Burdick has a long history of mental health and substance abuse problems, as well as physical ailments including degenerative disc disease and obesity[2]. Regarding her substance abuse problems, the record reveals that Burdick attended a substance abuse retreat for approximately one week in March 2008, where she attended group therapy and was administered medication for treatment of narcotics abuse. (AR 465-67.) The final diagnoses upon discharge include opioid dependence, cannabis dependence, depressive disorder not otherwise specified, and personality disorder not otherwise specified. (AR 466.) Her condition on discharge was "improved" ( id. ), and she planned to return home to her husband, with follow-up appointments scheduled with her primary care physician, her psychiatrist, and her therapist (AR 467). It was recommended that she continue attending Alcoholics Anonymous (AA) meetings. ( Id. ) In July 2012, Burdick testified that she had been sober for four years and four months. (AR 74.)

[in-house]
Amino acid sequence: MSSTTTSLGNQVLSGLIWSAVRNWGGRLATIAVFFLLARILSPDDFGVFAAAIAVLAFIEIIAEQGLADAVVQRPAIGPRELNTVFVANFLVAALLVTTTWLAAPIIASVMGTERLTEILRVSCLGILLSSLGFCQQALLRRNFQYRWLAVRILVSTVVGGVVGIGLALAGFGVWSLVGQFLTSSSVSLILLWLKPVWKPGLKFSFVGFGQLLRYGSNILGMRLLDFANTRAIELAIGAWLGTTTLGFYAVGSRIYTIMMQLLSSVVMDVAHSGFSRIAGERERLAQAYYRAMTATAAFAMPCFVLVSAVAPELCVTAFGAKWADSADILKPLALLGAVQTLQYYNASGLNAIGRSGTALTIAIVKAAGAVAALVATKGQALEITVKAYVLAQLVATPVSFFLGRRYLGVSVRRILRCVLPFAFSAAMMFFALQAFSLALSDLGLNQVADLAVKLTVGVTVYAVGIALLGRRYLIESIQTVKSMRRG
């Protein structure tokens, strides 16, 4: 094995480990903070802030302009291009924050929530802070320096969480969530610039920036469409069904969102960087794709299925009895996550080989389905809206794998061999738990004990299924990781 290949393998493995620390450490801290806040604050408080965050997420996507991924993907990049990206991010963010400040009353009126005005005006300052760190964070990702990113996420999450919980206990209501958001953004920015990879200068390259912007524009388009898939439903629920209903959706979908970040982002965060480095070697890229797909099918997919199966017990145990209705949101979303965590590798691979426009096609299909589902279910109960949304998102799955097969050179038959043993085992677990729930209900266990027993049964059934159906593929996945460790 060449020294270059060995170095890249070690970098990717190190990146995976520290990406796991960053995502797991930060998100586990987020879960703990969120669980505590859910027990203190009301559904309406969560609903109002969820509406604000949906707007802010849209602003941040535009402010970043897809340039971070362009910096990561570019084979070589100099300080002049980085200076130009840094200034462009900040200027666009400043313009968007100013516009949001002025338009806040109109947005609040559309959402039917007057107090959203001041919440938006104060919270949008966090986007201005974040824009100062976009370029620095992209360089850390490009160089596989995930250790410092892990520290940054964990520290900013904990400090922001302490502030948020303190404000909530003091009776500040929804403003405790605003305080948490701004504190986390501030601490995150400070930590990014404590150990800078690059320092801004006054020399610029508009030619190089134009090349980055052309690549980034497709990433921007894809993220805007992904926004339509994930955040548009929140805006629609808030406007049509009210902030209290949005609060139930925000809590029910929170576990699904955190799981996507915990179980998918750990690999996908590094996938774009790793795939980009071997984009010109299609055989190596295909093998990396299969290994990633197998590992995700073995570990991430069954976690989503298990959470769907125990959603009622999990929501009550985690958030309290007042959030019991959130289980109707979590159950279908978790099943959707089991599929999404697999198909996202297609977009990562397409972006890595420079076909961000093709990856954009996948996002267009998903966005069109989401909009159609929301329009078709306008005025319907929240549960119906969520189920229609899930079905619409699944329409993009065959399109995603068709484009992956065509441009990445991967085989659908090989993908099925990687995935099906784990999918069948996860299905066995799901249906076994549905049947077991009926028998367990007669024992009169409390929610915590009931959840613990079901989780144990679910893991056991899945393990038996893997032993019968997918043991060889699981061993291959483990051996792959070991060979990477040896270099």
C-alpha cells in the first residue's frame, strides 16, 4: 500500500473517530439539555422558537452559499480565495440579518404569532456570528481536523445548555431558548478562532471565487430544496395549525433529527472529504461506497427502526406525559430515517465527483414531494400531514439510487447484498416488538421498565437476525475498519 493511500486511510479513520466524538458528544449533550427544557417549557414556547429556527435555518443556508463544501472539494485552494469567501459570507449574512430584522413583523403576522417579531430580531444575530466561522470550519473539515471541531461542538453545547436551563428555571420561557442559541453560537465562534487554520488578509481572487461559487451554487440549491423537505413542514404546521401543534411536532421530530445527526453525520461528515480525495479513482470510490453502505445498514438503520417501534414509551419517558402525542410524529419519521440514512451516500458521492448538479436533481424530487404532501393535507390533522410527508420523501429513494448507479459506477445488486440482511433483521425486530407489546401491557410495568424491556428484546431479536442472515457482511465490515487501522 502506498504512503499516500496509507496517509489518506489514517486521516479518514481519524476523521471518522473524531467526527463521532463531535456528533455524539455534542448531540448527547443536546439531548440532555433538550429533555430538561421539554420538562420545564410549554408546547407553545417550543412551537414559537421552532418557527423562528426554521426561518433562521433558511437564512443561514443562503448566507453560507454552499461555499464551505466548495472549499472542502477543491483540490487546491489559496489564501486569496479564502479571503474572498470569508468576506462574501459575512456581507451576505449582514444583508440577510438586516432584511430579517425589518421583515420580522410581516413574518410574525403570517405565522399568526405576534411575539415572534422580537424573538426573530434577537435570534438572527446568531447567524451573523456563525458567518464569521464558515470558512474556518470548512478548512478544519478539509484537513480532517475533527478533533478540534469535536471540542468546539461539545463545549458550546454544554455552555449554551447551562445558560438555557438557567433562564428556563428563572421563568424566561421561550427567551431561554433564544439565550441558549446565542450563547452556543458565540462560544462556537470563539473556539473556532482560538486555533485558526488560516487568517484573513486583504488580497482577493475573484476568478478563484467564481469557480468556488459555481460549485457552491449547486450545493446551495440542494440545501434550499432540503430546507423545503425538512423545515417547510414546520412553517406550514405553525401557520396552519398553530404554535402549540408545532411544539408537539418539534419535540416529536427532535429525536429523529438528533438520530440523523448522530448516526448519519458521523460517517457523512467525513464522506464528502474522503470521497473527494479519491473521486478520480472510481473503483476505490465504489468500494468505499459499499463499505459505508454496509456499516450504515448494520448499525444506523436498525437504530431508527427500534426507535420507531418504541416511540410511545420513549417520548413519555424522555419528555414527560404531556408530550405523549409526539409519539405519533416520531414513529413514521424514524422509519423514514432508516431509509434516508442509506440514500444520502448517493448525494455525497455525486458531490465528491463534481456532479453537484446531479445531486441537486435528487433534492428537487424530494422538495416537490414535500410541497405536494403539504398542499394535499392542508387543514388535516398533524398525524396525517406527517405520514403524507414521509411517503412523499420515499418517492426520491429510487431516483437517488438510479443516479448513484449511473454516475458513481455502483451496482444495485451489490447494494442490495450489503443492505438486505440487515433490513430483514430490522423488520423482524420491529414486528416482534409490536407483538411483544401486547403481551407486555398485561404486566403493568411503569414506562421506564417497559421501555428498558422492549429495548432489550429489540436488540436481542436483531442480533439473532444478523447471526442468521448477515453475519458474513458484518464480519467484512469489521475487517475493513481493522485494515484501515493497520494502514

The record reflects that Burdick's mental health problems began at an early age. She was hospitalized for psychiatric difficulties when she was 19 years old and again when she was in her mid-20s. (AR 350-54, 466.) In 2008, following her father's death the prior year, she was admitted to the Brattleboro Retreat for 15 days of psychiatric treatment for depression. (AR 465-66.) She was discharged with prescriptions for Wellbutrin and Lexapro (antidepressants) and referred to her primary care physician and her psychiatrist for continuing care. (AR 466-67.) In December 2010, Burdick began treating with Dr. Mary Jean Sadlak, a psychologist, for individual psychotherapy to address her depression and anxiety. (AR 498, 622.) In March 2011, after seeing Burdick five times, Dr. Sadlak listed Burdick's diagnoses as major depressive disorder (recurrent), posttraumatic stress disorder (PTSD), generalized anxiety disorder, and borderline personality disorder. (AR 489.) Dr. Sadlak opined that, as a result of these conditions, Burdick's "underlying personality structure" was "very unstable"; she had "very real problems functioning in society"; and she was "not able to work" and "very unlikely... [to] be able to work in the foreseeable future." (AR 490.)